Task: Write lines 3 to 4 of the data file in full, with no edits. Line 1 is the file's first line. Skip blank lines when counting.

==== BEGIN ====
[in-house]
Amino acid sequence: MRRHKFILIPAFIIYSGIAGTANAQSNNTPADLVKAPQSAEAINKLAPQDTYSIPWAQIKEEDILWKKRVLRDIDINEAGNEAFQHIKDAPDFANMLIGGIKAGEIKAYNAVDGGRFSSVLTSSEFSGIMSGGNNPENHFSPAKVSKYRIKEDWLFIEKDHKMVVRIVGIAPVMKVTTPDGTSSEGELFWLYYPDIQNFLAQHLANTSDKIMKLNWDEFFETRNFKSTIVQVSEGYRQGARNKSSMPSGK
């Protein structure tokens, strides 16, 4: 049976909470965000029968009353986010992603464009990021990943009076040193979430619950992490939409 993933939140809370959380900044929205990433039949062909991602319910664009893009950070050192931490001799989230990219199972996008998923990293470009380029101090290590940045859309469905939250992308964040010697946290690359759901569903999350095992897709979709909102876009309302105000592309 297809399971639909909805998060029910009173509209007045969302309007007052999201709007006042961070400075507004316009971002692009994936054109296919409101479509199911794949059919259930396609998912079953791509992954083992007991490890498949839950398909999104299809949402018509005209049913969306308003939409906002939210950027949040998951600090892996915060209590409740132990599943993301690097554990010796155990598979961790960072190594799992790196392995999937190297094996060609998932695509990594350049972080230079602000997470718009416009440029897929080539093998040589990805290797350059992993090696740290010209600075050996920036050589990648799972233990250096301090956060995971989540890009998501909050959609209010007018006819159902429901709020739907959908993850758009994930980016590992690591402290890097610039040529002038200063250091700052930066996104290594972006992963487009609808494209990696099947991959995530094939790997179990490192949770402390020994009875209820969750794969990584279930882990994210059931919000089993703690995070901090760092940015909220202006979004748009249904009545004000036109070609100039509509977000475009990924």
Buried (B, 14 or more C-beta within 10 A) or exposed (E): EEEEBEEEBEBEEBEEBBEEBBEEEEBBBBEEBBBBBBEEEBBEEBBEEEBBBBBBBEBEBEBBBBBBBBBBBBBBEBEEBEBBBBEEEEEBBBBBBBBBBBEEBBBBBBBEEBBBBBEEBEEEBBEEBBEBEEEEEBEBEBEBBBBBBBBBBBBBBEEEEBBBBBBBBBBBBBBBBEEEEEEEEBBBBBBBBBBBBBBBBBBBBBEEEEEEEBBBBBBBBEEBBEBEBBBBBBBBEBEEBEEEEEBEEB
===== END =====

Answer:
């Protein structure tokens, strides 16, 4: 049976909470965000029968009353986010992603464009990021990943009076040193979430619950992490939409 993933939140809370959380900044929205990433039949062909991602319910664009893009950070050192931490001799989230990219199972996008998923990293470009380029101090290590940045859309469905939250992308964040010697946290690359759901569903999350095992897709979709909102876009309302105000592309 297809399971639909909805998060029910009173509209007045969302309007007052999201709007006042961070400075507004316009971002692009994936054109296919409101479509199911794949059919259930396609998912079953791509992954083992007991490890498949839950398909999104299809949402018509005209049913969306308003939409906002939210950027949040998951600090892996915060209590409740132990599943993301690097554990010796155990598979961790960072190594799992790196392995999937190297094996060609998932695509990594350049972080230079602000997470718009416009440029897929080539093998040589990805290797350059992993090696740290010209600075050996920036050589990648799972233990250096301090956060995971989540890009998501909050959609209010007018006819159902429901709020739907959908993850758009994930980016590992690591402290890097610039040529002038200063250091700052930066996104290594972006992963487009609808494209990696099947991959995530094939790997179990490192949770402390020994009875209820969750794969990584279930882990994210059931919000089993703690995070901090760092940015909220202006979004748009249904009545004000036109070609100039509509977000475009990924």
Buried (B, 14 or more C-beta within 10 A) or exposed (E): EEEEBEEEBEBEEBEEBBEEBBEEEEBBBBEEBBBBBBEEEBBEEBBEEEBBBBBBBEBEBEBBBBBBBBBBBBBBEBEEBEBBBBEEEEEBBBBBBBBBBBEEBBBBBBBEEBBBBBEEBEEEBBEEBBEBEEEEEBEBEBEBBBBBBBBBBBBBBEEEEBBBBBBBBBBBBBBBBEEEEEEEEBBBBBBBBBBBBBBBBBBBBBEEEEEEEBBBBBBBBEEBBEBEBBBBBBBBEBEEBEEEEEBEEB